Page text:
An alternative metric for assessing nearshore hydrodynamic impact due to Wave Energy Converter (WEC) arrays is presented that is based on the modeled changes in alongshore radiation stress gradients in the lee of the array. The metric is developed using a previously observed relationship between measured radiation stresses and alongshore current magnitudes. Next, a parametric study is conducted using the spectral model SWAN to analyze the nearshore impact of different WEC array designs. A realistic range of array configurations, locations, and incident wave conditions are examined and conditions that generate alongshore radiation stress gradients exceeding a chosen impact threshold on a uniform beach are identified. Finally, the methodology is applied to two permitted WEC test sites to assess the applicability of the results to sites with more realistic bathymetries. For these sites, the overall trends seen in the changes in wave height, direction, and radiation stress gradients in the lee of the array are similar to those seen in the parametric study. However, interactions between the wave field and real bathymetry induce additional alongshore variability in wave-induced forcing. Results indicate that array-induced changes can exceed the natural variability up to 15% of the time with certain array designs and locations.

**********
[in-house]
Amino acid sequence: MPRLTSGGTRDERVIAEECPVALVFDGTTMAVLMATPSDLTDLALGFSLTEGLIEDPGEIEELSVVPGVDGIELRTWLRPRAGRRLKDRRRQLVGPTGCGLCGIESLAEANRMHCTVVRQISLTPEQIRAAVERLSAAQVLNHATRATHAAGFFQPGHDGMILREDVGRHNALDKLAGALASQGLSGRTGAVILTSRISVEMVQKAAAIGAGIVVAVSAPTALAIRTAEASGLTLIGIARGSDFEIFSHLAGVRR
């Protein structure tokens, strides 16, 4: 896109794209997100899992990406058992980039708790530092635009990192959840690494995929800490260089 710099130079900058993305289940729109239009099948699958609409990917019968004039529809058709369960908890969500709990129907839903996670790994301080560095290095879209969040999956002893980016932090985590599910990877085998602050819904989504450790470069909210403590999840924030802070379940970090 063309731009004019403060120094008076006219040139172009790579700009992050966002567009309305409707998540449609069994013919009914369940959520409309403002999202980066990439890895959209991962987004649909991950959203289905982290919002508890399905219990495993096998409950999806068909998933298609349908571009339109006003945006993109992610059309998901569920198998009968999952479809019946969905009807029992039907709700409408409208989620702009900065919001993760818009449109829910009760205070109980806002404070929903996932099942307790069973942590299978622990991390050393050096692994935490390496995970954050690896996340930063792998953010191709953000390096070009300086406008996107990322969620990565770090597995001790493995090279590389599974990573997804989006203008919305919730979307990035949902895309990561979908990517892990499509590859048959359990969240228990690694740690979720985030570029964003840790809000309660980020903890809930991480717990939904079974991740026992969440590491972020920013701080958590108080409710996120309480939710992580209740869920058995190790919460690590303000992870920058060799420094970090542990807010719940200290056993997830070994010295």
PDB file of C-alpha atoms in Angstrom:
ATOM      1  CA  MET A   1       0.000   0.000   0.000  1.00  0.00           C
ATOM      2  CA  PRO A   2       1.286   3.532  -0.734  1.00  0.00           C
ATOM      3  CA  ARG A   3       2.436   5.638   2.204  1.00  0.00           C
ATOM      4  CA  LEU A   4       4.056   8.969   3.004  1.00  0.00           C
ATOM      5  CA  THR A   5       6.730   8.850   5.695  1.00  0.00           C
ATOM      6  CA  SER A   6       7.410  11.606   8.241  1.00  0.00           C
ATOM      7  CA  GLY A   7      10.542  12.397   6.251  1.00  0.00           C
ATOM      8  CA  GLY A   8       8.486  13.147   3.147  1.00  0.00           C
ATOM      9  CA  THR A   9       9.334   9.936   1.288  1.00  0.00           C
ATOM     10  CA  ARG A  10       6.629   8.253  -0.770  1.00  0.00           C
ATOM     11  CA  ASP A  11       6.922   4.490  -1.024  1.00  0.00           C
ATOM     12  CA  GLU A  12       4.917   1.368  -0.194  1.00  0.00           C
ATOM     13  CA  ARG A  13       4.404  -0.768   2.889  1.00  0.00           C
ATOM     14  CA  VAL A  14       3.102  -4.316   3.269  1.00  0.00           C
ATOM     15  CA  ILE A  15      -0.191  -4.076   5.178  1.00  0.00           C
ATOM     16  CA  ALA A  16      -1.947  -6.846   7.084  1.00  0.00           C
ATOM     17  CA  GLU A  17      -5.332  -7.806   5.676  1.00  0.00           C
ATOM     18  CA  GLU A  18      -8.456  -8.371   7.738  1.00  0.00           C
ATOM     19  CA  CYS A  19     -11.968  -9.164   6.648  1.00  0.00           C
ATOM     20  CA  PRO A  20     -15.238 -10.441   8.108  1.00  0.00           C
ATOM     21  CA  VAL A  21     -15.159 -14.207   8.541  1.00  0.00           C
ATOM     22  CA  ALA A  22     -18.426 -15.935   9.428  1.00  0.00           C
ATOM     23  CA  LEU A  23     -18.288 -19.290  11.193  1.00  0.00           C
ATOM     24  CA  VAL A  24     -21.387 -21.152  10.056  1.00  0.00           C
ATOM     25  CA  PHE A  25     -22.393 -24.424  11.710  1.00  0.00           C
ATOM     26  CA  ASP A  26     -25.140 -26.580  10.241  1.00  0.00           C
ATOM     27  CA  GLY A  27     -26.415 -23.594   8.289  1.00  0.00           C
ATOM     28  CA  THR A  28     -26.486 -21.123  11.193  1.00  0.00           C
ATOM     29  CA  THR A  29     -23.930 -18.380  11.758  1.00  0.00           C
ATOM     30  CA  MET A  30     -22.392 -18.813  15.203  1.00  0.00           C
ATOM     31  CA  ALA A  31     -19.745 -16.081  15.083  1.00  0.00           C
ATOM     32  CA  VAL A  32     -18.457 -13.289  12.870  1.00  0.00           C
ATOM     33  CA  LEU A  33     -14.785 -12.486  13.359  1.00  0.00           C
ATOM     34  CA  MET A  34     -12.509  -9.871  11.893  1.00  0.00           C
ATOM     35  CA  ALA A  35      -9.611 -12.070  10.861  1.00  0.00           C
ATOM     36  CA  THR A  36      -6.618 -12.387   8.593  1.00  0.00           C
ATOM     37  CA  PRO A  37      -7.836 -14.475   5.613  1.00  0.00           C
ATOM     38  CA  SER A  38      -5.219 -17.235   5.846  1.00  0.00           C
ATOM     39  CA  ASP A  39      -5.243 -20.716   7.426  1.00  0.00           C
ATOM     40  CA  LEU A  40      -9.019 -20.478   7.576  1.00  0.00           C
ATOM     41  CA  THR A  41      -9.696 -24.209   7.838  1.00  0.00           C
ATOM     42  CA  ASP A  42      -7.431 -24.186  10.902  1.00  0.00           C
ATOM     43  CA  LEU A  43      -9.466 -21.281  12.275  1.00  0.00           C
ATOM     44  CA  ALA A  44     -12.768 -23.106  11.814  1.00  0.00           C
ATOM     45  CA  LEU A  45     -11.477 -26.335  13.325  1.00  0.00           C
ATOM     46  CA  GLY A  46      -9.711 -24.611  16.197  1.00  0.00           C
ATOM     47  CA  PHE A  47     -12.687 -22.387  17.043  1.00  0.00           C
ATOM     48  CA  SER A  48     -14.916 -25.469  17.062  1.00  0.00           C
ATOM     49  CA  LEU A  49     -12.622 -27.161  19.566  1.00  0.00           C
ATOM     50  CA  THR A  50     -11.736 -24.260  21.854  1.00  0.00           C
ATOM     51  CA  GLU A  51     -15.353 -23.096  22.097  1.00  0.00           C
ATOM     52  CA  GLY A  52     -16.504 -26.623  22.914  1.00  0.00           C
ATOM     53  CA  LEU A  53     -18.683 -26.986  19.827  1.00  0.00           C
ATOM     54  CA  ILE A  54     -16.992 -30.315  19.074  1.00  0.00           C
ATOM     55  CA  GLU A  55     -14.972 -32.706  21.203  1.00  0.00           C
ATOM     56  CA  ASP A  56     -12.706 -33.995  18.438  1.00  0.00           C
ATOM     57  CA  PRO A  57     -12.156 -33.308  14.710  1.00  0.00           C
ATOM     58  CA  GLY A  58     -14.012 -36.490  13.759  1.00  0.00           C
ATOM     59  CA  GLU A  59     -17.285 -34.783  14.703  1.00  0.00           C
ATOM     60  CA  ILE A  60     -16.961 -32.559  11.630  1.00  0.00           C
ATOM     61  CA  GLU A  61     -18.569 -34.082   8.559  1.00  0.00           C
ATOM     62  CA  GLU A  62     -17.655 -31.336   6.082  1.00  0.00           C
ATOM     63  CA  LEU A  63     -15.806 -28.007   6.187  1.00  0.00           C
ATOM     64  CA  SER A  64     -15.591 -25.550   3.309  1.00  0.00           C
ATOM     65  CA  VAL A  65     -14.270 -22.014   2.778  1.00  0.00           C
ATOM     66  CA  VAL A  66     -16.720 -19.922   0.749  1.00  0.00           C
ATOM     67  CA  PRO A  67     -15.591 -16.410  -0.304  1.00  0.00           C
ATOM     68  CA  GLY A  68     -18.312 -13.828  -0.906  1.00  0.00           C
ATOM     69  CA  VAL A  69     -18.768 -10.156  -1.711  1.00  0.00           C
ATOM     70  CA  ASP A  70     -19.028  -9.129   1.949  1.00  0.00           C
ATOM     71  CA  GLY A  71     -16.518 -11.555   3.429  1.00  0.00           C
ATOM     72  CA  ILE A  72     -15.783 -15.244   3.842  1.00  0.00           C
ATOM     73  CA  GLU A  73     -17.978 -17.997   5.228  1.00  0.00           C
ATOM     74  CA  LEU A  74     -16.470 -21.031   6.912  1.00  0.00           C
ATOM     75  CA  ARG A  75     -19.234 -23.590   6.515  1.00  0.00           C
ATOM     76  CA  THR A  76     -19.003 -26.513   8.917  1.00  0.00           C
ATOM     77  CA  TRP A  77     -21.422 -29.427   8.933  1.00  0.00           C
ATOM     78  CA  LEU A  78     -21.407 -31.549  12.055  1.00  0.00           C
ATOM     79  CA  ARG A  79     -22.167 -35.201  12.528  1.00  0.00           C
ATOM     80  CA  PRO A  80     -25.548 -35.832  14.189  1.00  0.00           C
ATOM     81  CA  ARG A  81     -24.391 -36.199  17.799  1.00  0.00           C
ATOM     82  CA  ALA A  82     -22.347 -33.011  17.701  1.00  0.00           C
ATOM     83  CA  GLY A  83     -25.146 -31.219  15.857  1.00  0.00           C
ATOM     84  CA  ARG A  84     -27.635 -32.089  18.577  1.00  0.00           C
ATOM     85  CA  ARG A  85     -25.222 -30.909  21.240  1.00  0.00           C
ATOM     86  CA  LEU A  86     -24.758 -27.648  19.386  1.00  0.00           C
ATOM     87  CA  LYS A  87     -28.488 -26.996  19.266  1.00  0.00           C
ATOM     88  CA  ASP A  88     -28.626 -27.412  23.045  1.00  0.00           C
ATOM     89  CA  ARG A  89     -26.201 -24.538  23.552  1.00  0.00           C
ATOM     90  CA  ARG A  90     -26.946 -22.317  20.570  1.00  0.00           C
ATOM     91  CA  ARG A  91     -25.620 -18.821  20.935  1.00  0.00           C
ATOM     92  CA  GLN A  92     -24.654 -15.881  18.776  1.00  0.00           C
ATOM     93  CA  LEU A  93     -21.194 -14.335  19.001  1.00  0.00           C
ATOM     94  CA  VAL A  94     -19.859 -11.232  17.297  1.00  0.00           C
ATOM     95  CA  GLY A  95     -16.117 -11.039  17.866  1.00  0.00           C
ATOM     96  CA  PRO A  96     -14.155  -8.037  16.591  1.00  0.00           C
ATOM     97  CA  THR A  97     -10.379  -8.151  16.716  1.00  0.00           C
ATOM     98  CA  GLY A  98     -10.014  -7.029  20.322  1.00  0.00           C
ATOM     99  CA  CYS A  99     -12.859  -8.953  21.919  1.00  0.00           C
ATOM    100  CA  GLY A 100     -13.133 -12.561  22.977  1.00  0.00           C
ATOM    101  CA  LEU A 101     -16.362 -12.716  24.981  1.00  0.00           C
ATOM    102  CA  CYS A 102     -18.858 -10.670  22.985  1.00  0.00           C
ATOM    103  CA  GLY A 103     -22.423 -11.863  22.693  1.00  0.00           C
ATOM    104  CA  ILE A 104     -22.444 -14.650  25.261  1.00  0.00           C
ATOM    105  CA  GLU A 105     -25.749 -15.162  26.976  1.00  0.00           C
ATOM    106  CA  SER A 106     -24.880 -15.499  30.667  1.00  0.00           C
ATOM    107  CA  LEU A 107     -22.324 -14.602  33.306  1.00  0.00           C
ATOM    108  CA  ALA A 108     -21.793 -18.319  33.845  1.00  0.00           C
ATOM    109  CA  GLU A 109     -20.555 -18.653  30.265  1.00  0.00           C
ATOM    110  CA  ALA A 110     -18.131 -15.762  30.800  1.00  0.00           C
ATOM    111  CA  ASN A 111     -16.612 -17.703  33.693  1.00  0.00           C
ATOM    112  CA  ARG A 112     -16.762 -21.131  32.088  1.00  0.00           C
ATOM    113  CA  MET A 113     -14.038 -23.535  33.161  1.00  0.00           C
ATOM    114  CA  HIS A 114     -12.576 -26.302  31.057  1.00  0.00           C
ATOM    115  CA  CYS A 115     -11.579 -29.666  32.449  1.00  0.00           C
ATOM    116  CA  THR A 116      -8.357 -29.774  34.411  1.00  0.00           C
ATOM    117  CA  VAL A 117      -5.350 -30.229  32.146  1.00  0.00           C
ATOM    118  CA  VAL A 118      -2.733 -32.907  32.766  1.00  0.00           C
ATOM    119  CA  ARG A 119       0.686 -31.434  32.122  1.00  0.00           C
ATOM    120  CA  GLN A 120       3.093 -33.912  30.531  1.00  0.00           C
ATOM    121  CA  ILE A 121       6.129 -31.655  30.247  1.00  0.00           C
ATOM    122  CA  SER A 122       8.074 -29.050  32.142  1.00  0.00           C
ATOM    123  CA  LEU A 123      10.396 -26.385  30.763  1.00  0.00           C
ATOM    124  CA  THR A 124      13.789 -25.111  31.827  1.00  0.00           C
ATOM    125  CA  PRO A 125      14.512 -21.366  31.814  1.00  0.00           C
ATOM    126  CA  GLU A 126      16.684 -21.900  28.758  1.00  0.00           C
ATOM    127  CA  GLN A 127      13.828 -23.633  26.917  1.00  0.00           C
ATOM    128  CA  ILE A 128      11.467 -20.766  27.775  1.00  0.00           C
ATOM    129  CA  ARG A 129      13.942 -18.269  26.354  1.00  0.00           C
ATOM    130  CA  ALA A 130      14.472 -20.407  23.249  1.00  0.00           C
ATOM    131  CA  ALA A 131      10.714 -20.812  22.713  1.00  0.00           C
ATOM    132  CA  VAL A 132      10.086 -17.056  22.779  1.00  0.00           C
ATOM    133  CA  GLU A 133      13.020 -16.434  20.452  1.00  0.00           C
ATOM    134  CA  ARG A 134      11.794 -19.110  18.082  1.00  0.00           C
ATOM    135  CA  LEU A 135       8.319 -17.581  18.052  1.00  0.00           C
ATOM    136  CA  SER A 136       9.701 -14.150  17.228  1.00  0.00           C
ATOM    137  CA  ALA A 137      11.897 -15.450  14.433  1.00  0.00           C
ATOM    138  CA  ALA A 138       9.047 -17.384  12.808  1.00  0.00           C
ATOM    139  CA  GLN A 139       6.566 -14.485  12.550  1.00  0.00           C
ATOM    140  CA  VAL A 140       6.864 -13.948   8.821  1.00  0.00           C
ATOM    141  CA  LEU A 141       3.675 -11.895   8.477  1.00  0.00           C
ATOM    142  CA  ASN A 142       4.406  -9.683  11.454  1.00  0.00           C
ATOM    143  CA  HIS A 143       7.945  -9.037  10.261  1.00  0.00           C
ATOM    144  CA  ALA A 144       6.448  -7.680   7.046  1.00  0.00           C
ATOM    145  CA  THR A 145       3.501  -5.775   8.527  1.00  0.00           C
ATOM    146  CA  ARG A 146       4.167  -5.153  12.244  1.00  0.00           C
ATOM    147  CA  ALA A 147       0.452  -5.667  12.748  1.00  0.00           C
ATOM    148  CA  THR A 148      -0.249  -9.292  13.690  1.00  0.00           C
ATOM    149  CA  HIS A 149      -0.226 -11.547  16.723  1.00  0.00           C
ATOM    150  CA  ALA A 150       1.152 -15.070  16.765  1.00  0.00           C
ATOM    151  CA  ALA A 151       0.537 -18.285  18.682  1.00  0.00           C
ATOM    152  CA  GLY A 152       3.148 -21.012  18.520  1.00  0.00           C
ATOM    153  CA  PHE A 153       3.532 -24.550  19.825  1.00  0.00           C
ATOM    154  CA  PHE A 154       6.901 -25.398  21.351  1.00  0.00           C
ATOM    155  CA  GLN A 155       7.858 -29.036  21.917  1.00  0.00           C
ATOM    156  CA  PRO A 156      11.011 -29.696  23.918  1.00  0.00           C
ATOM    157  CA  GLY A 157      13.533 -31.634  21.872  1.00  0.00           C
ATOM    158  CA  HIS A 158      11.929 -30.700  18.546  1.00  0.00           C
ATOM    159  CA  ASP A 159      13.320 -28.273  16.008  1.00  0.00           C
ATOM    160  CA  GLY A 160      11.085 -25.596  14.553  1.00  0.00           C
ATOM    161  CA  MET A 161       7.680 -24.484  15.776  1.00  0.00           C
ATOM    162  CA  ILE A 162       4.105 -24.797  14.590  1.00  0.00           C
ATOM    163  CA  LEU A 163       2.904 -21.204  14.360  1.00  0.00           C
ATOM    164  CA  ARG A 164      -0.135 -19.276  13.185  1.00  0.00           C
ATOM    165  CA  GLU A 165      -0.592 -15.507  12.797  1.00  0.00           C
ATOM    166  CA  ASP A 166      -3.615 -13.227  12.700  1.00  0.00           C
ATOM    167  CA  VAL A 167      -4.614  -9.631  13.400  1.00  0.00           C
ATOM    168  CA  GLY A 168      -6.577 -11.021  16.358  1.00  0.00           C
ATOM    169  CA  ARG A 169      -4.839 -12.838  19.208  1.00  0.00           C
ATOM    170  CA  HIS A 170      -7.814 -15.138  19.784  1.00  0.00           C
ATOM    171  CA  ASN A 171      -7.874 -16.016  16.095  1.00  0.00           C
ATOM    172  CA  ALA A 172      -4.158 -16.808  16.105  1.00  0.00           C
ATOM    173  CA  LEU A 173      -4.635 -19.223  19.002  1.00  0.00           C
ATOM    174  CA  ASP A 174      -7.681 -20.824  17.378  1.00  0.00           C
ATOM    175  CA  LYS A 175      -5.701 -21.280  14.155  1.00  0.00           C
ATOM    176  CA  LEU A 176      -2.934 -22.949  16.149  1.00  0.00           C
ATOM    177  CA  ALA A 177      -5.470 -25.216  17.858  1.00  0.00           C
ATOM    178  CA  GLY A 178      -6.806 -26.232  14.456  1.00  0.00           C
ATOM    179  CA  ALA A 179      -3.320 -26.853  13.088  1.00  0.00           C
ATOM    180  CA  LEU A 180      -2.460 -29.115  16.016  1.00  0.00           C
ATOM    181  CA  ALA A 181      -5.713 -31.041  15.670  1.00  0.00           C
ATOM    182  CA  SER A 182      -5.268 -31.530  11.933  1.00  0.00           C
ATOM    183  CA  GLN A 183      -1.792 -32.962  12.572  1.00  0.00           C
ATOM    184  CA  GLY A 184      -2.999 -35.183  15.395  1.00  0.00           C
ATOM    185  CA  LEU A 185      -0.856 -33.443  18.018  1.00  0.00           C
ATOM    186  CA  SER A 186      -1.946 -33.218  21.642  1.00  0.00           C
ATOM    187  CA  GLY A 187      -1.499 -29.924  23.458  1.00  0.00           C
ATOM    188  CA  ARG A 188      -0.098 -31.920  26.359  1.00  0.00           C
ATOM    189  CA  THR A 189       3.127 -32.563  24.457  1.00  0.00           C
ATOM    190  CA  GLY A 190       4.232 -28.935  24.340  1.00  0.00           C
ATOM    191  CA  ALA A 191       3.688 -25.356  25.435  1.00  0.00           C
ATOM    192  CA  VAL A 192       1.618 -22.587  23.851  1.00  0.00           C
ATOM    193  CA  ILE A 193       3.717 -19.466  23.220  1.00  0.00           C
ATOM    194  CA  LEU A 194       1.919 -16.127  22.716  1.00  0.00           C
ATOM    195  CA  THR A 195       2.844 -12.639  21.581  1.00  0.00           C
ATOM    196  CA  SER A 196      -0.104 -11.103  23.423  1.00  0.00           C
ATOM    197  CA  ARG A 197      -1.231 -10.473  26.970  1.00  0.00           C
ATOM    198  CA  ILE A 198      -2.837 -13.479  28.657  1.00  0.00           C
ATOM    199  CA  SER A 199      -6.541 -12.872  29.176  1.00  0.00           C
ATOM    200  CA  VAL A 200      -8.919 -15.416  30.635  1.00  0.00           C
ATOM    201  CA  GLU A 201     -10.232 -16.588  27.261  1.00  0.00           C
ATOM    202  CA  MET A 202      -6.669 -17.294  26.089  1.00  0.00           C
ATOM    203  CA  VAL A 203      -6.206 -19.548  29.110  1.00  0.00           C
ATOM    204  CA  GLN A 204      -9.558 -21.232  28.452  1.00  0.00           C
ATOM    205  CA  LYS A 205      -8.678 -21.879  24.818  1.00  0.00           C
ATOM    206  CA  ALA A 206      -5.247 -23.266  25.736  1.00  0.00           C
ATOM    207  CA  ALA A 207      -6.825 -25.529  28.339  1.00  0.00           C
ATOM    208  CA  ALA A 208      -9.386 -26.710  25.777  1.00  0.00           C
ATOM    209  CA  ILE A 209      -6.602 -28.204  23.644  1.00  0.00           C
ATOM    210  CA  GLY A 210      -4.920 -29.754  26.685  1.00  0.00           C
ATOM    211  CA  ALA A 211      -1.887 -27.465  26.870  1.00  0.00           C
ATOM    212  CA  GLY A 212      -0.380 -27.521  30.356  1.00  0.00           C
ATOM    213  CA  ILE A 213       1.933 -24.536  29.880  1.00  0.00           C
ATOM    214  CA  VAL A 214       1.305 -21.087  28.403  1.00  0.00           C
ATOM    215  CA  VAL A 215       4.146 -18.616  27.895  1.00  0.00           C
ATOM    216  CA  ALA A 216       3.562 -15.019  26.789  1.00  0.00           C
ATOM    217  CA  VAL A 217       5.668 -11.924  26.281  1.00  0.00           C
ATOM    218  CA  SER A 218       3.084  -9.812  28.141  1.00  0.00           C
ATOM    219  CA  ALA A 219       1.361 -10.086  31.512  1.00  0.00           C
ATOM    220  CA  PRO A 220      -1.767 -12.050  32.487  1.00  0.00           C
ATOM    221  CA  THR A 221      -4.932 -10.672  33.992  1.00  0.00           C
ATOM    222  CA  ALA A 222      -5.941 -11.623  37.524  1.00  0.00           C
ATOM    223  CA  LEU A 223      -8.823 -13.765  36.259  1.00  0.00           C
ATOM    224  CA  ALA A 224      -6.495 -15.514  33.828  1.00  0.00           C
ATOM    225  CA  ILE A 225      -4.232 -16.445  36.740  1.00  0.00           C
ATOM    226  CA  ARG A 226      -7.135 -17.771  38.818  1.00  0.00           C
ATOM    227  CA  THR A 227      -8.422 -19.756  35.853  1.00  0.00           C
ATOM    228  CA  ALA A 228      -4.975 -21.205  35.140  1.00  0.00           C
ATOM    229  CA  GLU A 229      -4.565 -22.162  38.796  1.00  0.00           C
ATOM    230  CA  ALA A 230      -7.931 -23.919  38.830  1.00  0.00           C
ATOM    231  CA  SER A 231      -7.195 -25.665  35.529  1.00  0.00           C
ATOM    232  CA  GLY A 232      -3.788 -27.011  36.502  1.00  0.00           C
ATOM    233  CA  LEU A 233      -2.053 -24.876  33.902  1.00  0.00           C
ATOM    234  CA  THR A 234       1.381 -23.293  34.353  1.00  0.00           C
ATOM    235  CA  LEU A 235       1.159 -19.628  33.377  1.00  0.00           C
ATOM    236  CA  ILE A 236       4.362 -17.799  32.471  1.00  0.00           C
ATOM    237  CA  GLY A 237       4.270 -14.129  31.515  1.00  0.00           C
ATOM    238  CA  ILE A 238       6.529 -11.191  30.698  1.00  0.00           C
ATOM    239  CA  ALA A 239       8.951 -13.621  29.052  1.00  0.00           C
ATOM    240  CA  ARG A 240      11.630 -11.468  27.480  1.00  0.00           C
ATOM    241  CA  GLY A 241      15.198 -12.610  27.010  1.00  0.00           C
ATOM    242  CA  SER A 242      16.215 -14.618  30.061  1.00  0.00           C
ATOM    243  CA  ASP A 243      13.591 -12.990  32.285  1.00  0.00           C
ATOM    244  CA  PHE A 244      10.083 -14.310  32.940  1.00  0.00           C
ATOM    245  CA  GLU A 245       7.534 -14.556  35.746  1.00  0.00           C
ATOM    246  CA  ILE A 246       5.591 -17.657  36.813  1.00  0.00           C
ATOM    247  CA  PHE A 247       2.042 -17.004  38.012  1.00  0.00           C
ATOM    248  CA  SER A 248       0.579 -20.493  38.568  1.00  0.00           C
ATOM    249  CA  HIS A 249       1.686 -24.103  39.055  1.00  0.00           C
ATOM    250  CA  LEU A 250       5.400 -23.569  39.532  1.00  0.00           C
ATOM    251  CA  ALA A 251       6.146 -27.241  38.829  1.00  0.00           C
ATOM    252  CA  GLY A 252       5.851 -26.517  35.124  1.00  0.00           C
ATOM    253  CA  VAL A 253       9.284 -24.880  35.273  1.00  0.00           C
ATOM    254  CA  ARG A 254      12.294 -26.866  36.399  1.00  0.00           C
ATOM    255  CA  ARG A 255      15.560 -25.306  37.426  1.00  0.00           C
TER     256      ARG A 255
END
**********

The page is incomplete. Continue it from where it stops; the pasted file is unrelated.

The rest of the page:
The impact of wave energy converter arrays on wave-induced forcing in the surf zone
Title: The impact of wave energy converter arrays on wave-induced forcing in the surf zone
August 01, 2018
Journal: Ocean Engineering
Publisher: Elsevier Ltd.
O'Dea, A.; Haller, M.; Ozkan-Haller, H. (2018). The impact of wave energy converter arrays on wave-induced forcing in the surf zone. Ocean Engineering, 161, 322-336.